Re: Robo vs Flare

Subject: Re: Robo vs Flare
From: Julie Stickler <jstickler -at- gmail -dot- com>
To: "techwr-l -at- lists -dot- techwr-l -dot- com" <techwr-l -at- lists -dot- techwr-l -dot- com>
Date: Tue, 4 Jun 2013 13:51:45 -0400

Over the past decade I've used both RoboHelp (7-8 years) and Flare (3+
years). I'm currently using both RoboHelp 10 and Flare 8 at the office.
RoboHelp 10 because it's what they had the license for when I got here and
I use that for legacy projects. But I've got a new product where I'm
choosing to use Flare 8 (bought with my own money, which should tell you
something) because while RH can do all the things I've done with Flare in
the past, it's just such a pain in the rump to get RH to do them. I think
you'll find that most of the people who love RH have been using it forever
and know how to make it behave because they've grown with the product. But
if you're new to the product (or like me, coming back after years away)
it's NOT intuitive, And learning the odd ways that RH implements things is
difficult at best. I'm not a stupid person. I can write code. I know
HTML and CSS. And I tend to apply the KISS principle to my projects. And
I'm still baffled by RH on a regular basis. So while on a feature to
feature comparison the two products may be similar, the usability of RH
leaves much to be desired. I'm constantly searching for settings, heck,
constantly searching for FILES that aren't where I expect them to be in my
RH project. For my new product I'm on a tight (agile) schedule, so after a
quick pilot project in each RoboHelp and Flare (I'll admit, some of my RH
frustrations are extremely "dirty" legacy projects, but I struggle with
even "clean" projects in RH), I chose Flare for my new project because it
took me so much less time to get from zero to useable, skinned and
corporate branded output.

I used to rave about Flare's helpful documentation, but I think that praise
may have gone to their technical writer's head. The current doc set for
Flare 9 has a rather overwhelming 39 PDF guides. (Seriously MadCap?
SERIOUSLY???) And each one I download seems to be hundreds of pages long
(much of that content is single sourced, which makes it even harder to wade
through). But even so, I still think it's easier to search the Flare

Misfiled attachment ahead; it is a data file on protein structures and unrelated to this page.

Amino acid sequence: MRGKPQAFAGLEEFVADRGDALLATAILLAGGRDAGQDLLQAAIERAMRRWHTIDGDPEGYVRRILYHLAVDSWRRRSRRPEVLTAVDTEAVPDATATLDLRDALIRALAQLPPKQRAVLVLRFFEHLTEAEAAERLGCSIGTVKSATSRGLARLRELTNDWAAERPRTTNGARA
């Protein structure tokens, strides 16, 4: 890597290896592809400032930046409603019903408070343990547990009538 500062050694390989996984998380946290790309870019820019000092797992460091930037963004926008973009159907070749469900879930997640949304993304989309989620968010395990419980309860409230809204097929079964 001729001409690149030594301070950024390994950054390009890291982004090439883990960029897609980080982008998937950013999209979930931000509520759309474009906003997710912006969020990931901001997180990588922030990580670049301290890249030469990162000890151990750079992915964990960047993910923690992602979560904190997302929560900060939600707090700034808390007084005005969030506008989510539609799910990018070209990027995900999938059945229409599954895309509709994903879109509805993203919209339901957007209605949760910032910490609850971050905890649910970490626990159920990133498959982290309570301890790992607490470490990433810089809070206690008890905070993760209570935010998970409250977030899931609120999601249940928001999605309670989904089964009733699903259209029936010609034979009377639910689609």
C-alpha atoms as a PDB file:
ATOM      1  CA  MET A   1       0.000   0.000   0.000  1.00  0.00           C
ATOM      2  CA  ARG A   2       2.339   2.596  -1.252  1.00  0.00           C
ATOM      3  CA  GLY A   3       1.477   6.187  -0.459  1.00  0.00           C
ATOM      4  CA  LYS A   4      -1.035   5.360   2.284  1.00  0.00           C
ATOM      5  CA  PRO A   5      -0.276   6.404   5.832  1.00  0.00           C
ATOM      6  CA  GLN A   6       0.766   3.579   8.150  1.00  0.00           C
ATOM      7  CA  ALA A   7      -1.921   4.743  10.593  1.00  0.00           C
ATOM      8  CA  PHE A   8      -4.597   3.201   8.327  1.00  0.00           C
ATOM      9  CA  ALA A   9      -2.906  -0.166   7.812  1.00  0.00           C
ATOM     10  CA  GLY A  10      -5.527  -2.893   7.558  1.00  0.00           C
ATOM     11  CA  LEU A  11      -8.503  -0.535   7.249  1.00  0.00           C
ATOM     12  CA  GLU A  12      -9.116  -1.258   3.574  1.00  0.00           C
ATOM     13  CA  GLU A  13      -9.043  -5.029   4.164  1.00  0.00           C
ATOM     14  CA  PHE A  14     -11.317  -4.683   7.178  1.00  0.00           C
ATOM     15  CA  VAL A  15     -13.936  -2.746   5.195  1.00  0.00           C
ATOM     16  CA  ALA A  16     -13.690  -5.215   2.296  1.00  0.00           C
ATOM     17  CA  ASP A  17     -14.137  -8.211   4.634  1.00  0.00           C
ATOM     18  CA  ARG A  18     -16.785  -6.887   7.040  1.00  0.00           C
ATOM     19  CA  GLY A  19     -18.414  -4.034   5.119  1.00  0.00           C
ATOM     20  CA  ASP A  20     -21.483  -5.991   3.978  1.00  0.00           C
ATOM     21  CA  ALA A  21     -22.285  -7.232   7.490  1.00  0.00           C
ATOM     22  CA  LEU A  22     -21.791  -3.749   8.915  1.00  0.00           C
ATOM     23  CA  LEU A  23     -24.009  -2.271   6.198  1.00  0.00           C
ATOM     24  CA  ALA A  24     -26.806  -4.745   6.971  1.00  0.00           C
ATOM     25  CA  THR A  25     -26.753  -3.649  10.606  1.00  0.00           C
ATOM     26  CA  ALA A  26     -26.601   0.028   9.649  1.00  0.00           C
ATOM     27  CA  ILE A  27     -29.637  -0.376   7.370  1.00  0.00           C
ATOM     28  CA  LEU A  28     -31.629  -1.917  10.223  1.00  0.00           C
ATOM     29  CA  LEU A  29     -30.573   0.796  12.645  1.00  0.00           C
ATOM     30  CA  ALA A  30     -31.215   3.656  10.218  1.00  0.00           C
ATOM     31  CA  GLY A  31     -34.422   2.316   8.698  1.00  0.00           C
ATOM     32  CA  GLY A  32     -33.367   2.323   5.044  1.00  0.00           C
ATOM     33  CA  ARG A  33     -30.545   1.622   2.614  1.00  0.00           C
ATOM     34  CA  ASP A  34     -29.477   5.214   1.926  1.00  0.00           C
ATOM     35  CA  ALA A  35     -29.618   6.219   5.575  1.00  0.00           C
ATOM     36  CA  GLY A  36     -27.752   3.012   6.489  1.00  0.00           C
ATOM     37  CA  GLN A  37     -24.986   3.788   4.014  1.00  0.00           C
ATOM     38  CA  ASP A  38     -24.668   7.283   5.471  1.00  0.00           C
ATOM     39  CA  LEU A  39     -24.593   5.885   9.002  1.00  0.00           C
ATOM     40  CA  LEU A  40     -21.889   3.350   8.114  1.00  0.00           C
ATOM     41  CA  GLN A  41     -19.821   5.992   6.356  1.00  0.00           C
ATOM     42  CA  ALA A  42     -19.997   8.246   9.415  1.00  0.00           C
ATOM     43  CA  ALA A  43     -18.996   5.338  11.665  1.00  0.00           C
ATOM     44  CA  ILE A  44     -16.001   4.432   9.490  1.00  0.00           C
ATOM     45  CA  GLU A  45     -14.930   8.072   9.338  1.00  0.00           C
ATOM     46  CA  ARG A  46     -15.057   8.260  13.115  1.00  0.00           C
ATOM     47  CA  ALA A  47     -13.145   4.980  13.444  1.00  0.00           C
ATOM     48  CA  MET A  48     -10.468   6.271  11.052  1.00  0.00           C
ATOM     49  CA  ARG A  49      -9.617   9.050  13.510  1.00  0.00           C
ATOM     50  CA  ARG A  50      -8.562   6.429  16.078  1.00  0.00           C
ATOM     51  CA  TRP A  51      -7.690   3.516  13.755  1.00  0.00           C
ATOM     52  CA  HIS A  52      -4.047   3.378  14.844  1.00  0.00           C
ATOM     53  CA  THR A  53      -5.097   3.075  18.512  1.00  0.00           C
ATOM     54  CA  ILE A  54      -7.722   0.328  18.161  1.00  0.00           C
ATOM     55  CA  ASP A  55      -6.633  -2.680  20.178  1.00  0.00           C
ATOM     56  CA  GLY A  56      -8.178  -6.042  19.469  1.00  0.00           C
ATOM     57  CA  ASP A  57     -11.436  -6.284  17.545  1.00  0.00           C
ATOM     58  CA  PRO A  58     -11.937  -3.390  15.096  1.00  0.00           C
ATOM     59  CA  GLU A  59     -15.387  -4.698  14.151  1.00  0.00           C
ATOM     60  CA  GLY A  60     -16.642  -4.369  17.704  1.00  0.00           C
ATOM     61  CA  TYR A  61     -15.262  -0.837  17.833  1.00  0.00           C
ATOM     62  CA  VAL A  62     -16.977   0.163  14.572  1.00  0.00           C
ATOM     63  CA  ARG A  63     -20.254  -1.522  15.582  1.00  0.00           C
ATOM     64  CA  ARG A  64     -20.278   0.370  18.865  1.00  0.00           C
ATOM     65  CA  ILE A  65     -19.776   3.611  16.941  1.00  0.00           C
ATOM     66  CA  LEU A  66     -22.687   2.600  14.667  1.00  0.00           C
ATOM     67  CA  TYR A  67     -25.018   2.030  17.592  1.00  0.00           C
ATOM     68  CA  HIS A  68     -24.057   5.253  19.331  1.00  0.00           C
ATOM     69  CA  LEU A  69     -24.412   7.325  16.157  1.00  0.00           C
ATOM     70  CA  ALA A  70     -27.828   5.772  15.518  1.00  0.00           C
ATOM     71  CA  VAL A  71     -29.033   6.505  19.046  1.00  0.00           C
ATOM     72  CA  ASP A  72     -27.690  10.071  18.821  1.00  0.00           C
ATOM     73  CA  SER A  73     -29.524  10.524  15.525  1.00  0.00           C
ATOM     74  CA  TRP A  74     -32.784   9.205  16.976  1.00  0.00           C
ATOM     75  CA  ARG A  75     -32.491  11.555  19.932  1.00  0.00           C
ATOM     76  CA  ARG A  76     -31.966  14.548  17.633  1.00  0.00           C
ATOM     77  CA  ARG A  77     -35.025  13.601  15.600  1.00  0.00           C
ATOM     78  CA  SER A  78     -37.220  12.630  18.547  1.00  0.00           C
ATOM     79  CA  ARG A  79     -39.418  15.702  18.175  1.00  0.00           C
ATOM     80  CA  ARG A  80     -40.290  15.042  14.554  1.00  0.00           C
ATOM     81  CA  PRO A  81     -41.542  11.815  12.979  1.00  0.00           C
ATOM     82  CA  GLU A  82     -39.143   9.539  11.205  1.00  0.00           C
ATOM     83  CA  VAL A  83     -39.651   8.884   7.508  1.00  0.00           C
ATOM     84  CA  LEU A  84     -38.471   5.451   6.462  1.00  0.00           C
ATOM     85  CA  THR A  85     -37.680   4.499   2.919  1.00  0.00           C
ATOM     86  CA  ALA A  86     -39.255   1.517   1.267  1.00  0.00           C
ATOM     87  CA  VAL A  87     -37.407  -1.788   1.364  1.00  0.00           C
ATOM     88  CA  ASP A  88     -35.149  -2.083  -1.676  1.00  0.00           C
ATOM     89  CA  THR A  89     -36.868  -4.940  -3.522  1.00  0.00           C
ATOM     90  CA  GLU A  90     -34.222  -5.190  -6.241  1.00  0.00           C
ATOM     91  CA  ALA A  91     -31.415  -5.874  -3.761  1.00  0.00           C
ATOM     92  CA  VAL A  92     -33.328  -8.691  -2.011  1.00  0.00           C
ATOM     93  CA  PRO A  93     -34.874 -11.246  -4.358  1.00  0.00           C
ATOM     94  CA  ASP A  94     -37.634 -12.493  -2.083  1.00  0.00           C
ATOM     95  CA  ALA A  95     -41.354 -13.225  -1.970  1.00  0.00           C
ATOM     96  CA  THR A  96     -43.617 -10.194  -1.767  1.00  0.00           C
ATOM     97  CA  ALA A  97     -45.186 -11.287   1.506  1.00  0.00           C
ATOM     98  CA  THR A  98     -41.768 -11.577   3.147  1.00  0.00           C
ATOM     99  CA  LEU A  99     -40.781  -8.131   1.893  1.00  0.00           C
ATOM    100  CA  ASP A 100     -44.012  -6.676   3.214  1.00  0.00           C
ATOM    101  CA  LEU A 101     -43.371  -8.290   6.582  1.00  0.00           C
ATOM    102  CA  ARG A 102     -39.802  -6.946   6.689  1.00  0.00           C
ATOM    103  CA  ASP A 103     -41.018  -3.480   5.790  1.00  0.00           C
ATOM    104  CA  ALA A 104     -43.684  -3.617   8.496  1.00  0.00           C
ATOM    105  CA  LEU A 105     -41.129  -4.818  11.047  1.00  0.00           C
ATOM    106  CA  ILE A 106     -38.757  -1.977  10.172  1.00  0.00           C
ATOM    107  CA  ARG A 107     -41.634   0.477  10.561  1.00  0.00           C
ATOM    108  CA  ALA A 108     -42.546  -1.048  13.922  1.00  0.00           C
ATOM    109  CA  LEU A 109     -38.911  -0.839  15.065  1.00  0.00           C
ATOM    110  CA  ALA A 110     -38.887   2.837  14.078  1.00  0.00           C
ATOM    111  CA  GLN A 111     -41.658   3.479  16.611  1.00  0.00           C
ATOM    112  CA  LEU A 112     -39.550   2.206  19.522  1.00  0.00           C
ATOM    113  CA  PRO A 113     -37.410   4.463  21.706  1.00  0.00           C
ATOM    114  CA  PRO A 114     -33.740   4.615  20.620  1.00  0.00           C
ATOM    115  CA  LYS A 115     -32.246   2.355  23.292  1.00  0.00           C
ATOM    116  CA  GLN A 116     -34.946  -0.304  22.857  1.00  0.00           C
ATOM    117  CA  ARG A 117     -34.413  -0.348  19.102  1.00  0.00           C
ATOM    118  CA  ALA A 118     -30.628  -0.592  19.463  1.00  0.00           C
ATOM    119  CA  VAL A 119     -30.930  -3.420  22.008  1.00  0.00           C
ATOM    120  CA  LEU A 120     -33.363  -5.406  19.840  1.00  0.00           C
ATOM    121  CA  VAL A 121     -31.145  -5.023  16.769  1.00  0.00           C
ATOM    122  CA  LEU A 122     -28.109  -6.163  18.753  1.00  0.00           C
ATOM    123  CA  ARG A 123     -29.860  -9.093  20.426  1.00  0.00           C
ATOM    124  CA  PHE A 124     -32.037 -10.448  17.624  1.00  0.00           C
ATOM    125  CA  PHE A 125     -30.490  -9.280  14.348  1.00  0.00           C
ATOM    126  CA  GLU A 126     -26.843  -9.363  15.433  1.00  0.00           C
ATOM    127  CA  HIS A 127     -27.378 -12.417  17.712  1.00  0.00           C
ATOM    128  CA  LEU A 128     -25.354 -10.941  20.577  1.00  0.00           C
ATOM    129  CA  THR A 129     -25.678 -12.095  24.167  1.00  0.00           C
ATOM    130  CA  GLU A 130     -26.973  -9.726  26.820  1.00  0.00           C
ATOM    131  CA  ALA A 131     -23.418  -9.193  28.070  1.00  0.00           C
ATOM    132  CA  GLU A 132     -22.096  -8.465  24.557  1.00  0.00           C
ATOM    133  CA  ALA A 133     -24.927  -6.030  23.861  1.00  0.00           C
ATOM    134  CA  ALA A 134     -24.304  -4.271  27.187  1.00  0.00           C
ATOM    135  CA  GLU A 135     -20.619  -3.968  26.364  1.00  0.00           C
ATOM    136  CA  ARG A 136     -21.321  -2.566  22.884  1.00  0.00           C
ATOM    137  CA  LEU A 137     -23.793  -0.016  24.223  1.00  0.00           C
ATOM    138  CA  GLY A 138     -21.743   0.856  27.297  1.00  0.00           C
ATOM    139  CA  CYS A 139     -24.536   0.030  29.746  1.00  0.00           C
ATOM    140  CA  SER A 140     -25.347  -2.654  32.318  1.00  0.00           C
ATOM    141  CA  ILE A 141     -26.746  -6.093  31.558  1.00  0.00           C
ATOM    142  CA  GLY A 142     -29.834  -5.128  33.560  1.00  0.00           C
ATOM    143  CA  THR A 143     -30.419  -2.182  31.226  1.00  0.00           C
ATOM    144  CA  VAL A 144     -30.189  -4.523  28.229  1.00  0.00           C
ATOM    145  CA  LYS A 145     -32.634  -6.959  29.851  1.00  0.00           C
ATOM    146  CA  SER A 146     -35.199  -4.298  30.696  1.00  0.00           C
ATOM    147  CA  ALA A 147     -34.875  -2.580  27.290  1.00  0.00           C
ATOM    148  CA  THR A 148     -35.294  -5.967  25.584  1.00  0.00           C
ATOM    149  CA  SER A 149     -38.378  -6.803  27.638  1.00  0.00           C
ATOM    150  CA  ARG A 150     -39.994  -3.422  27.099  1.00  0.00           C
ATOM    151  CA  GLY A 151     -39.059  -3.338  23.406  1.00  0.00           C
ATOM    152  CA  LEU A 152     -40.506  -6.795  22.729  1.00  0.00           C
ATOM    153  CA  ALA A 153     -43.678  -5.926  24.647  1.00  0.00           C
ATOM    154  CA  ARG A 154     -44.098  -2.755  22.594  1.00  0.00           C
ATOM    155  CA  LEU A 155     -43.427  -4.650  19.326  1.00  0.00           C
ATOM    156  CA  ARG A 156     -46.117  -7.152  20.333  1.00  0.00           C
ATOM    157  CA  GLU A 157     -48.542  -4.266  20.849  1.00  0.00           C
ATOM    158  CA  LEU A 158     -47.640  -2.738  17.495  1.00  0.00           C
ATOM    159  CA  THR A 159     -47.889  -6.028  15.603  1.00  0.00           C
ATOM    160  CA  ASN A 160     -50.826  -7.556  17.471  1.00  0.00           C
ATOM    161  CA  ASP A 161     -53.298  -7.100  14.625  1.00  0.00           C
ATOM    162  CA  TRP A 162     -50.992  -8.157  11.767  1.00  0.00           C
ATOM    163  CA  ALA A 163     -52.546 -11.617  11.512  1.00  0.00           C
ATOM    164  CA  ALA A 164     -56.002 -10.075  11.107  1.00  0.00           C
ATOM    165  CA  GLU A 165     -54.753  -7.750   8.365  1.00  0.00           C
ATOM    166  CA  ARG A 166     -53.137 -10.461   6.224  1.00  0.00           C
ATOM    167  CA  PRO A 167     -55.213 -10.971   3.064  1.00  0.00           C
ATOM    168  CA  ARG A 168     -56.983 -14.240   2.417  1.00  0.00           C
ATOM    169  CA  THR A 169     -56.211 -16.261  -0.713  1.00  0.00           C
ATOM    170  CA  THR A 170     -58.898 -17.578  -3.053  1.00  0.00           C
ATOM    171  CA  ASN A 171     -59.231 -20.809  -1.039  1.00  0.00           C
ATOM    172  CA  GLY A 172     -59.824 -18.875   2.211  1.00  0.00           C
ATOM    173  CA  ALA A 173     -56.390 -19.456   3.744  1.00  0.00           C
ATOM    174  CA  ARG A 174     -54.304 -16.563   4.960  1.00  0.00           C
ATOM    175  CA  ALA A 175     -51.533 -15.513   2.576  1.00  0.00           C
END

documentation than the RH documentation. And the Flare user forums are by
far superior: easier to search, more active users, more actual answers to
questions. So if the worst thing I can think of to say about Flare is that
there's too much doc? *shrugs*

Are you using source control? If so, ask a LOT of questions during your
demos about their integration with source control. I've used Flare with
Team Foundation Server and RoboHelp with Git, and there is quite a
difference. I did a lot of reading before I set up the integration with
Flare and TFS, and tested the heck out of it before rolling it out to the
team at my previous job. Things went really smoothly. By default, Flare
does NOT check in your output directory with your source files. Which is
awesome, since you may generate output several times in one day. But I
don't really think that RoboHelp is designed for integration with source
control. (RH does not integrate with GIt directly, but then again neither
does Flare). I can open a project just to check on something, not make a
single modification, and Git still tells me that RH made changes to several
support files which Git them wants me to check in if I change branches. By
default RH generates output inside the project folder, which means that
depending on how your dev team has set up your build structure, you could
be checking in your output files twice (I recently cut the size of one of
my projects in half by deleting duplicate and unused output files from the
project).

But the best advice I can give on choosing a tool is, know what your
requirements are. Have a sample/pilot project (even if its just a Word doc
with a dozen Lorem Ipsem topics at various heading levels). Download the
trial versions of each, and take at least three or four days with each HATT
to generate a pilot project. See what their default templates look like.
Create a TOC, add an index. Then generate the outputs you plan to use
(online or printable). See how easy or hard that is to do. Play around
with the CSS and skins. Play around with their other nifty features you
want to use (expanding text, thumbnail graphics, whatever). You really do
have to USE a tool before you know if it fits your need.

Personally, I need to get working on my ROI statement to get the office to
buy me Flare 9. I really, really want their new side-by-side WYSIWYG and
code views.

--
Julie Stickler
http://heratech.wordpress.com/
Blogging about Agile and technical writing
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References:
Robo vs Flare: From: Heider, Heidi
RE: Robo vs Flare: From: Weissman, Jessica

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